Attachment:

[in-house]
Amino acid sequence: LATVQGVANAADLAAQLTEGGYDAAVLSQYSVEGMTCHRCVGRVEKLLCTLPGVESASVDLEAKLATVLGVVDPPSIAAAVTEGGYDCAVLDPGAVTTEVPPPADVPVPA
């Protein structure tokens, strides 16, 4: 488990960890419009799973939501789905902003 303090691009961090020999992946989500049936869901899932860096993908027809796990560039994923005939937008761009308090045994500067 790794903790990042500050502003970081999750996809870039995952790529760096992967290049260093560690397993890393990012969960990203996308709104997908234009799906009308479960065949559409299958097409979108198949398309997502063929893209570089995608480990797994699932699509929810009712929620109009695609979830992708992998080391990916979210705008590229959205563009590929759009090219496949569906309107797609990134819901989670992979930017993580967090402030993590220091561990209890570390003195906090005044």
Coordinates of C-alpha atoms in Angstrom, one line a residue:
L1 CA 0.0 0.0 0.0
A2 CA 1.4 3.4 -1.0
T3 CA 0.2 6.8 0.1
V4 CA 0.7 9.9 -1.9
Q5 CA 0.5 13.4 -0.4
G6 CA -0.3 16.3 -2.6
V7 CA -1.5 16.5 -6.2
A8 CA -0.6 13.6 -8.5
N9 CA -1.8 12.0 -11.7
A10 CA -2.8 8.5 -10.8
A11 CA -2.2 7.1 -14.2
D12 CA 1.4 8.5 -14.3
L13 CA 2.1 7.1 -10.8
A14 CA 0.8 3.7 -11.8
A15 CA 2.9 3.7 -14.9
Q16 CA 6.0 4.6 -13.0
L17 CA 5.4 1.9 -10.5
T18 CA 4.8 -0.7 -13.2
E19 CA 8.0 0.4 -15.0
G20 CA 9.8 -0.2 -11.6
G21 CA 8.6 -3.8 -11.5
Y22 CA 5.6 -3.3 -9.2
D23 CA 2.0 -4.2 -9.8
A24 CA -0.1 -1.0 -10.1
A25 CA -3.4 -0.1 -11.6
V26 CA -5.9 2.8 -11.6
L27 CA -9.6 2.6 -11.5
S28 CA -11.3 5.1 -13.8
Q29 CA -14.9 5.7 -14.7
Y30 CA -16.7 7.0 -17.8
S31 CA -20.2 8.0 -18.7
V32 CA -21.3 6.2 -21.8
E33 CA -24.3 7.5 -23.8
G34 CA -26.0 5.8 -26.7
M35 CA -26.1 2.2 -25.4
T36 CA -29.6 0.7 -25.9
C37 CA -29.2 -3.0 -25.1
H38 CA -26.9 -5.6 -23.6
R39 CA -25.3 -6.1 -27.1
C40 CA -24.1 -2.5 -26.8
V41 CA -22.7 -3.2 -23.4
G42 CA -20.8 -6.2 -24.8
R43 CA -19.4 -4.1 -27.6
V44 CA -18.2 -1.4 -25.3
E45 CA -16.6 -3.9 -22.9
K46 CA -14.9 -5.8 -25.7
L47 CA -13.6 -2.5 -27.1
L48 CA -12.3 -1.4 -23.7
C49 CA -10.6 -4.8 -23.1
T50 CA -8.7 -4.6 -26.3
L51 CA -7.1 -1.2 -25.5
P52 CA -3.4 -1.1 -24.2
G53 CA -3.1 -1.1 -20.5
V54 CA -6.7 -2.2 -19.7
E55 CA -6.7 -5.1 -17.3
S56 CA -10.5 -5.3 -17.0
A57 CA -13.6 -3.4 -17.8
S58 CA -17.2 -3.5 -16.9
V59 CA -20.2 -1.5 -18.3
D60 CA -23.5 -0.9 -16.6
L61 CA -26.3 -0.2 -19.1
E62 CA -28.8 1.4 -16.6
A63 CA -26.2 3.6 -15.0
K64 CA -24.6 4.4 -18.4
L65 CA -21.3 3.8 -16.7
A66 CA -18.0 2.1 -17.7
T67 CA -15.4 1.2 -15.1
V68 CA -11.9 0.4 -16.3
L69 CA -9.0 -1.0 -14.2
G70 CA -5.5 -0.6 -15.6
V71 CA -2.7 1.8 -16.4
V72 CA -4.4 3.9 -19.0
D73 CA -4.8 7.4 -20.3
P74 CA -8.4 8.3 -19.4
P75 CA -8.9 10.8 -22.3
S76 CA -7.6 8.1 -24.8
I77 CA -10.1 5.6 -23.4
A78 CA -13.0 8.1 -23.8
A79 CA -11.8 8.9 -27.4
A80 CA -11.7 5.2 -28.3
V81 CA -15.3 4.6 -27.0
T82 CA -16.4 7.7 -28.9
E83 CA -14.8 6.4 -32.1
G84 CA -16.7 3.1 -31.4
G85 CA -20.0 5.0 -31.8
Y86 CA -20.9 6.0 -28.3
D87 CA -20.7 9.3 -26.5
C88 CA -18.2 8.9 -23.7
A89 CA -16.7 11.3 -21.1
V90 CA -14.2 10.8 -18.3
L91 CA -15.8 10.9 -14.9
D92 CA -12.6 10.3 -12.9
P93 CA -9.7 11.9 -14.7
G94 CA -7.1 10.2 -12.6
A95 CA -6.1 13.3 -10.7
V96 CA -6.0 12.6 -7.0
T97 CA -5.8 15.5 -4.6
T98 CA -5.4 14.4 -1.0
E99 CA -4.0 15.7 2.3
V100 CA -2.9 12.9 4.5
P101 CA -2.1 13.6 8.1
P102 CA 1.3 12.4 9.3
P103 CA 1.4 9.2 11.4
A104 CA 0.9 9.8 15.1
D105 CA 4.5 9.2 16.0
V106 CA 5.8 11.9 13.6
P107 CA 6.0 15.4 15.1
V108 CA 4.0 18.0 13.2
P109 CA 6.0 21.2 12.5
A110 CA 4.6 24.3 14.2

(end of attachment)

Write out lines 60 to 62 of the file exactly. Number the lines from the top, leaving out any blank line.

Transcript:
S56 CA -10.5 -5.3 -17.0
A57 CA -13.6 -3.4 -17.8
S58 CA -17.2 -3.5 -16.9